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|Claw of the Conciliator
by Gene Wolfe
Published by Simon & Schuster, 1981
Amazon.com: hardcover, paperback
Amazon.ca: hardcover, paperback
Amazon.co.uk: hardcover, paperback
Highly recommended by: Elliot Hanowski
This is the second volume of Wolfe's The Book of the New Sun. When we rejoin the protagonist, Severian, he has left the sprawling metropolis of Nessus and is traveling north, headed for his assigned post as executioner in the mountain city of Thrax. Some time has elapsed since we saw him last, and the reader must be careful to pick up clues of how and why he was separated from his fellow travelers of the previous volume.
Severian's world becomes ever more rich and vivid, as we see a rustic festival in the village of Saltus; the magnificent but dangerous haunts of the outlaw "Liege of Leaves" and the elaborate ceremonies and environs of The House Absolute, the home of the ruling Autarch. Severian's gift of perfect memory begins to play a larger role in the story. As in the first volume, nothing is as it seems, and no detail in this byzantine mosaic is insignificant. Just what is the Claw? Who is Jolenta? Why does Jonas have a mechanical hand? What is the true political situation? Who keeps trying to kill Severian? Why is he sometimes two people? What is the meaning of the signs and miracles that have begun to proliferate around him? It may seem that Wolfe is tossing in strange happenings at random, but the persistent reader discovers that the unfolding plot is in fact meticulously constructed.
This is not to say that the story is boring or difficult Wolfe includes lots of top-notch action and excitement. Severian finds himself in a terrifying underground battle, fights his way through several attempts on his life by assassins and alien creatures, and gets caught up in various quests, kidnappings, escapes and other hair-raising adventures. Wolfe's prose continues to be excellent, so even descriptions of sedate landscapes or meandering conversations are a delight.
Some readers, though, may be put off by Wolfe's penchant for putting stories within stories. Claw includes at least two examples of this one chapter is devoted to a story that may be a future version of the tale of Theseus and the Minotaur; another is given over to a play in which Severian is a performer. Some readers will find these diversions absorbing, while others will want to get back to the main plot.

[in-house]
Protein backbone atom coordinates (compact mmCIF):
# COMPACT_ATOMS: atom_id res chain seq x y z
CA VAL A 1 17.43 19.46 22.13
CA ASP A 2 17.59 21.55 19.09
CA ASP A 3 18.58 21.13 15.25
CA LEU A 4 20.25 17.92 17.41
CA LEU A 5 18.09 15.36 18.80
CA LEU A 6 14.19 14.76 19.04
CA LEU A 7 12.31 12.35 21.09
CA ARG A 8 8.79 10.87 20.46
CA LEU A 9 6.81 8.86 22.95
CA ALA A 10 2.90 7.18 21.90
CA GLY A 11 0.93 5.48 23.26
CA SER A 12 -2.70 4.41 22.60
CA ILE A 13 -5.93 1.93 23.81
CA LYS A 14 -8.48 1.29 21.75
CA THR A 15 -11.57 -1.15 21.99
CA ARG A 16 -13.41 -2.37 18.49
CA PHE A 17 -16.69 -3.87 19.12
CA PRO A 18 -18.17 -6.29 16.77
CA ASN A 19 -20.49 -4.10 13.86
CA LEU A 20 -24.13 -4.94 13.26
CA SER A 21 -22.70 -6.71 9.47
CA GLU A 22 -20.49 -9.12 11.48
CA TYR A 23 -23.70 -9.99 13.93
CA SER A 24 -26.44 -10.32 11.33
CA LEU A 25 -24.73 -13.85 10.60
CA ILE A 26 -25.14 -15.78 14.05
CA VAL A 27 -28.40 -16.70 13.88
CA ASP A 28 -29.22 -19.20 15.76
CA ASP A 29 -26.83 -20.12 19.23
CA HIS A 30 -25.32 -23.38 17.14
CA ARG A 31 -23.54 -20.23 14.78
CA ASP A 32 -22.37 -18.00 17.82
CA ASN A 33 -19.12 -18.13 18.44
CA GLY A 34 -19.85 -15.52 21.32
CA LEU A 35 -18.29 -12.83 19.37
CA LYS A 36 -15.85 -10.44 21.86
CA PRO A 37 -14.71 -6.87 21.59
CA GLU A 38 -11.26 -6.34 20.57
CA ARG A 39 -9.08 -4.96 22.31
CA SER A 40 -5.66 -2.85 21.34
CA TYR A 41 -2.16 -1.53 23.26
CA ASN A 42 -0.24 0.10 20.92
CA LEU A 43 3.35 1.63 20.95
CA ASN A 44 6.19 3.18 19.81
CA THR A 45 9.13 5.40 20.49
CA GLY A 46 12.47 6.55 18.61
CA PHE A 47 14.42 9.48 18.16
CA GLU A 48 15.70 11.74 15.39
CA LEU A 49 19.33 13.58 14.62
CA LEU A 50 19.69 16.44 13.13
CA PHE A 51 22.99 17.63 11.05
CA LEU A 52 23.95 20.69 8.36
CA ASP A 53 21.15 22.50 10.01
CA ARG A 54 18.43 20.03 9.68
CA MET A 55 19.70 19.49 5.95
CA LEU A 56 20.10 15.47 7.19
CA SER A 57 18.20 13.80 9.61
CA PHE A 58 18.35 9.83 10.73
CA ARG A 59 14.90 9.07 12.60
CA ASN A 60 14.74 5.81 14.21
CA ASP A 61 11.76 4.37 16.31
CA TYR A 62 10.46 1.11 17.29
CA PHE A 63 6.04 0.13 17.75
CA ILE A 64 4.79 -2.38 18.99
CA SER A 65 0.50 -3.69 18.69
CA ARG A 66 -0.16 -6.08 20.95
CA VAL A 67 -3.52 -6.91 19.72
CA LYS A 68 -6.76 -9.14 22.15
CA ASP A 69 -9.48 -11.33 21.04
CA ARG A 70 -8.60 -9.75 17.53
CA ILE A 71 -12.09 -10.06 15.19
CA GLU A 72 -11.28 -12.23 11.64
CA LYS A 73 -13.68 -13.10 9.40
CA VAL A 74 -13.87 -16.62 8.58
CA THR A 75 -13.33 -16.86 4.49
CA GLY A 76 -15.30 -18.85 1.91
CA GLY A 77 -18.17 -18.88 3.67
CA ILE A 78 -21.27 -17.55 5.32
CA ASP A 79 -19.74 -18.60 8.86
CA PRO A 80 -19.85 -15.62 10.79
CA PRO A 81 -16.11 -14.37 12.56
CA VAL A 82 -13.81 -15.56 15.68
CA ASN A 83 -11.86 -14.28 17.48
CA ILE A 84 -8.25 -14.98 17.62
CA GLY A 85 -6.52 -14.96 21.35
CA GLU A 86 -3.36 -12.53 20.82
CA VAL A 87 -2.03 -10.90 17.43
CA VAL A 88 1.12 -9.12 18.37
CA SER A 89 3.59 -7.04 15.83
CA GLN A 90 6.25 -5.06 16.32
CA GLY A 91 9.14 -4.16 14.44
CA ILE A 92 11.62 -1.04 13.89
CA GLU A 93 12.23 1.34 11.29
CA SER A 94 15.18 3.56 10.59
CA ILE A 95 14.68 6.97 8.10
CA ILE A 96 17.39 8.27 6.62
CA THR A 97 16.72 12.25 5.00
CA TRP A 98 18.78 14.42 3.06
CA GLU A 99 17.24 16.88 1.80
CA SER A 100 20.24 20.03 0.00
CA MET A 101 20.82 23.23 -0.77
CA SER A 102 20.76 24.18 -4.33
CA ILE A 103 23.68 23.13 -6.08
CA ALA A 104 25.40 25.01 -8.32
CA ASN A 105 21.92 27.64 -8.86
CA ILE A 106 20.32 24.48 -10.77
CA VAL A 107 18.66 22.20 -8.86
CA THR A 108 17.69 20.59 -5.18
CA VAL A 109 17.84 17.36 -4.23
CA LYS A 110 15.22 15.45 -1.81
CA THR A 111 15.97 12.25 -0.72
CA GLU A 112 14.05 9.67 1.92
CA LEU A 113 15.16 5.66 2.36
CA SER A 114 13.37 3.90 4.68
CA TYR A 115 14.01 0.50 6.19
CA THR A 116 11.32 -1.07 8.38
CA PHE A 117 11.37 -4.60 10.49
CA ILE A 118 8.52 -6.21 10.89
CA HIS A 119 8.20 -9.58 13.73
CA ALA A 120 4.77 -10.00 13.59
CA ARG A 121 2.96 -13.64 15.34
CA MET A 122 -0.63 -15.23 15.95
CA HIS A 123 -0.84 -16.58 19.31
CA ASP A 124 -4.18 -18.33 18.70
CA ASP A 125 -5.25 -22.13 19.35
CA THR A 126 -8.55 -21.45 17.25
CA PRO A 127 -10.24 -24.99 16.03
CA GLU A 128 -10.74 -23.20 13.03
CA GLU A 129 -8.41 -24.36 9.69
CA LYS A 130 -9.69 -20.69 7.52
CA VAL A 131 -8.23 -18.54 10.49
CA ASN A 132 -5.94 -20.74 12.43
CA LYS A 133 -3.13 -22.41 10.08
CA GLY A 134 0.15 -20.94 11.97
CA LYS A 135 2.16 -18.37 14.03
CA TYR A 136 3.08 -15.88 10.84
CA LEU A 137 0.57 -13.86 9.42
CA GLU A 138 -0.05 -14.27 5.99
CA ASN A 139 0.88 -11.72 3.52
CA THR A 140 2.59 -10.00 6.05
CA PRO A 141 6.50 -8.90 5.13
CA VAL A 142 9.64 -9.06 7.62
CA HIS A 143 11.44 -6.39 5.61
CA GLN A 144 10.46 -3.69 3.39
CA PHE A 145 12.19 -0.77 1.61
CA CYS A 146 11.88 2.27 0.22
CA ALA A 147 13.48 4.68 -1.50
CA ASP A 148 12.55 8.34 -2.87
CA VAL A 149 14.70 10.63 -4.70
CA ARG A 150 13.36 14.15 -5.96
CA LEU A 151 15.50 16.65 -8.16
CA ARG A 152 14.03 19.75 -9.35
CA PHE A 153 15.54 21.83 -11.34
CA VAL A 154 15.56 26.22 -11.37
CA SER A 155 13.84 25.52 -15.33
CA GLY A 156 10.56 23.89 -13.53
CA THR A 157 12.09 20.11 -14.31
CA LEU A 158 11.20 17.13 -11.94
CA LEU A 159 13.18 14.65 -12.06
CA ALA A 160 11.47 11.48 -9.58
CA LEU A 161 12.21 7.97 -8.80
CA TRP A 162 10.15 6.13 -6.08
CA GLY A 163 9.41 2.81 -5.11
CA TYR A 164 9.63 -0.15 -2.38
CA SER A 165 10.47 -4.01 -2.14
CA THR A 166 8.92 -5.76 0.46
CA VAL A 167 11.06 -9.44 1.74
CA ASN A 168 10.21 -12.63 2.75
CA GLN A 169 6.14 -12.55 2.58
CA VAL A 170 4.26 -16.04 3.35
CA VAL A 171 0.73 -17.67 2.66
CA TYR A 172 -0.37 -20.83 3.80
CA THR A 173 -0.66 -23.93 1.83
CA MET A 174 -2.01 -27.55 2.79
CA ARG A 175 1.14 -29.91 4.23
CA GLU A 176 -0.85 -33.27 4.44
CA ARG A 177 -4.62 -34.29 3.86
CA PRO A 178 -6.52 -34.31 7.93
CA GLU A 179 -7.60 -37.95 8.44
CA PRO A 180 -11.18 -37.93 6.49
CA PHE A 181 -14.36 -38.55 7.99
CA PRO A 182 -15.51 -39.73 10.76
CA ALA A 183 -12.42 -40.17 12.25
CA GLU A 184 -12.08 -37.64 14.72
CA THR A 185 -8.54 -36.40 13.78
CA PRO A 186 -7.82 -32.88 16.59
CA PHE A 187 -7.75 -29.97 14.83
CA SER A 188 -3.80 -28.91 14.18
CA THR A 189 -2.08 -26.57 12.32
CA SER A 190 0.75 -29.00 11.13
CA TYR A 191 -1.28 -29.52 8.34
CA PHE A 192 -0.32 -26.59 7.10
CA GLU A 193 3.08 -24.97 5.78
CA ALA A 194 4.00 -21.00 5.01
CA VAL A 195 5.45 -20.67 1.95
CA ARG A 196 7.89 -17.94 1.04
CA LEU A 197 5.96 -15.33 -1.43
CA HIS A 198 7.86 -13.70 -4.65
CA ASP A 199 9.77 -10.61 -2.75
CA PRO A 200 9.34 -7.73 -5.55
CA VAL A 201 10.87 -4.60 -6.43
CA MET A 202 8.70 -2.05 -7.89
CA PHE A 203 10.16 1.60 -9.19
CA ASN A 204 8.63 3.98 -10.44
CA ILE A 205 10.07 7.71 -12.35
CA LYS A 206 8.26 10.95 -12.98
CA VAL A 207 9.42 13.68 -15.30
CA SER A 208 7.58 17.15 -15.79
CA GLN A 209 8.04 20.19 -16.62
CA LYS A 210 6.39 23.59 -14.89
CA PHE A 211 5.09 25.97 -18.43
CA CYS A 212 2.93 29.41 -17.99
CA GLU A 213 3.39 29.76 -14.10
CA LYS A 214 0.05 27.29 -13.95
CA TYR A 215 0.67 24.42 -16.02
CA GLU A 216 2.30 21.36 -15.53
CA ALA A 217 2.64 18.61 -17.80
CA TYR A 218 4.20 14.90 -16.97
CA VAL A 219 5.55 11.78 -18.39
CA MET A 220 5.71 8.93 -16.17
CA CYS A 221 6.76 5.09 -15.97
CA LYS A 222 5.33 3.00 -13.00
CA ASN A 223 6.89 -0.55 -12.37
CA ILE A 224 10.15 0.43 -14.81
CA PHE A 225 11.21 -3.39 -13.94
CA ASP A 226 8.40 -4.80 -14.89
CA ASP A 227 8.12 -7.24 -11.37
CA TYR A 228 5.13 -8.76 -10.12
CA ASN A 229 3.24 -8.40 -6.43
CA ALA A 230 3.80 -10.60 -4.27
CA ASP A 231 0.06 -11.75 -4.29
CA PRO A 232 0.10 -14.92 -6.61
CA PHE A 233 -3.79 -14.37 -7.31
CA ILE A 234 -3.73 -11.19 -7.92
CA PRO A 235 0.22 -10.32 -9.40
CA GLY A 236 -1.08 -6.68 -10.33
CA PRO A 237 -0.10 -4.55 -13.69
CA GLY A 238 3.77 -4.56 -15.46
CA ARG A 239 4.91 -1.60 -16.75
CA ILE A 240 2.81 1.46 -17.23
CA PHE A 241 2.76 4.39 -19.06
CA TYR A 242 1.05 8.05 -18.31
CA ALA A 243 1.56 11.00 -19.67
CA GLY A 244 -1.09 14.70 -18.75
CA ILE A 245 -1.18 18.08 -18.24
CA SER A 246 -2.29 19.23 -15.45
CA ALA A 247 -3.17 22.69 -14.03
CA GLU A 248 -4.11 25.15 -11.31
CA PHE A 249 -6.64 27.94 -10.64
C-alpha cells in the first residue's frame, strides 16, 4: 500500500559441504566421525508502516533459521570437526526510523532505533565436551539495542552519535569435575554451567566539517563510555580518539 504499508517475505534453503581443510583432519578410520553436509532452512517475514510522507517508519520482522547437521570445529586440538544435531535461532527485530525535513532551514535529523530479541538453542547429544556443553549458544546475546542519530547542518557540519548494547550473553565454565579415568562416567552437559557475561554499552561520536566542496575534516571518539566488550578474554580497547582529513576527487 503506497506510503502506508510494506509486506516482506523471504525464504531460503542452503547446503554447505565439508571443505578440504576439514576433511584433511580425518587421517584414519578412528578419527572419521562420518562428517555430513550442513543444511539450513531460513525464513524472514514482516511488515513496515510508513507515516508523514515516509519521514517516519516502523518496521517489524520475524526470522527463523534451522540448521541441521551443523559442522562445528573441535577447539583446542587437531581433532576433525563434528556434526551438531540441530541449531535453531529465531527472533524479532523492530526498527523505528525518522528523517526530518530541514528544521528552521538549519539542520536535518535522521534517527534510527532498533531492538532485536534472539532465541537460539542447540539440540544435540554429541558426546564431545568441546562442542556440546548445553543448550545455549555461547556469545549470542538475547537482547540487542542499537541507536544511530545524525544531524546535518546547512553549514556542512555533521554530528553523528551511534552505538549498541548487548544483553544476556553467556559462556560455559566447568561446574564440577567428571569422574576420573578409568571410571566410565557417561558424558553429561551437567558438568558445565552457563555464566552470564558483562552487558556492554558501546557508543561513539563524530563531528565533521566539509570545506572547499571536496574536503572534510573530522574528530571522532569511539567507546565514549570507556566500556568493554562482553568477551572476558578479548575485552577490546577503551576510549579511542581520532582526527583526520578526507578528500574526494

The spiritual element of the work continues to deepen. C.S. Lewis said that certain stories can become part of our personal iconography. Wolfe's images are uniquely suited to this, ranging as they do from walking statues and an otherworldly prophetess to a time-displaced Green Man hailing from some future Peaceable Kingdom. In particular, Dr. Talos' play, described in the chapter entitled Eschatology and Genesis, contains much food for thought. It deals with the destruction of an old, exhausted world, and the creation of a new one, under a New Sun. Or is it instead about the redemption of both? Miracles, oblique and hidden in the first volume, become more noticeable now, though no less mysterious. Wolfe's Catholic vision of suffering and mercy, of sign and sacrament, gradually emerges from this remarkable story. (July, 2006)
This four book series, Shadow of the Torturer, Sword of the Lictor, Claw of the Conciliator, and Citadel of the Autarch are extremely complex but delightful renderings of a world so far in the future that it is hard to recognize as our own. Yet Severian, the torturer who shows mercy, becomes a strange Everyman, who shows us decency and wonder in a strange, but absorbing place. Christians will not find an obvious tract here: this is a dense literary journey, but it will bless you. Diane Joy Baker
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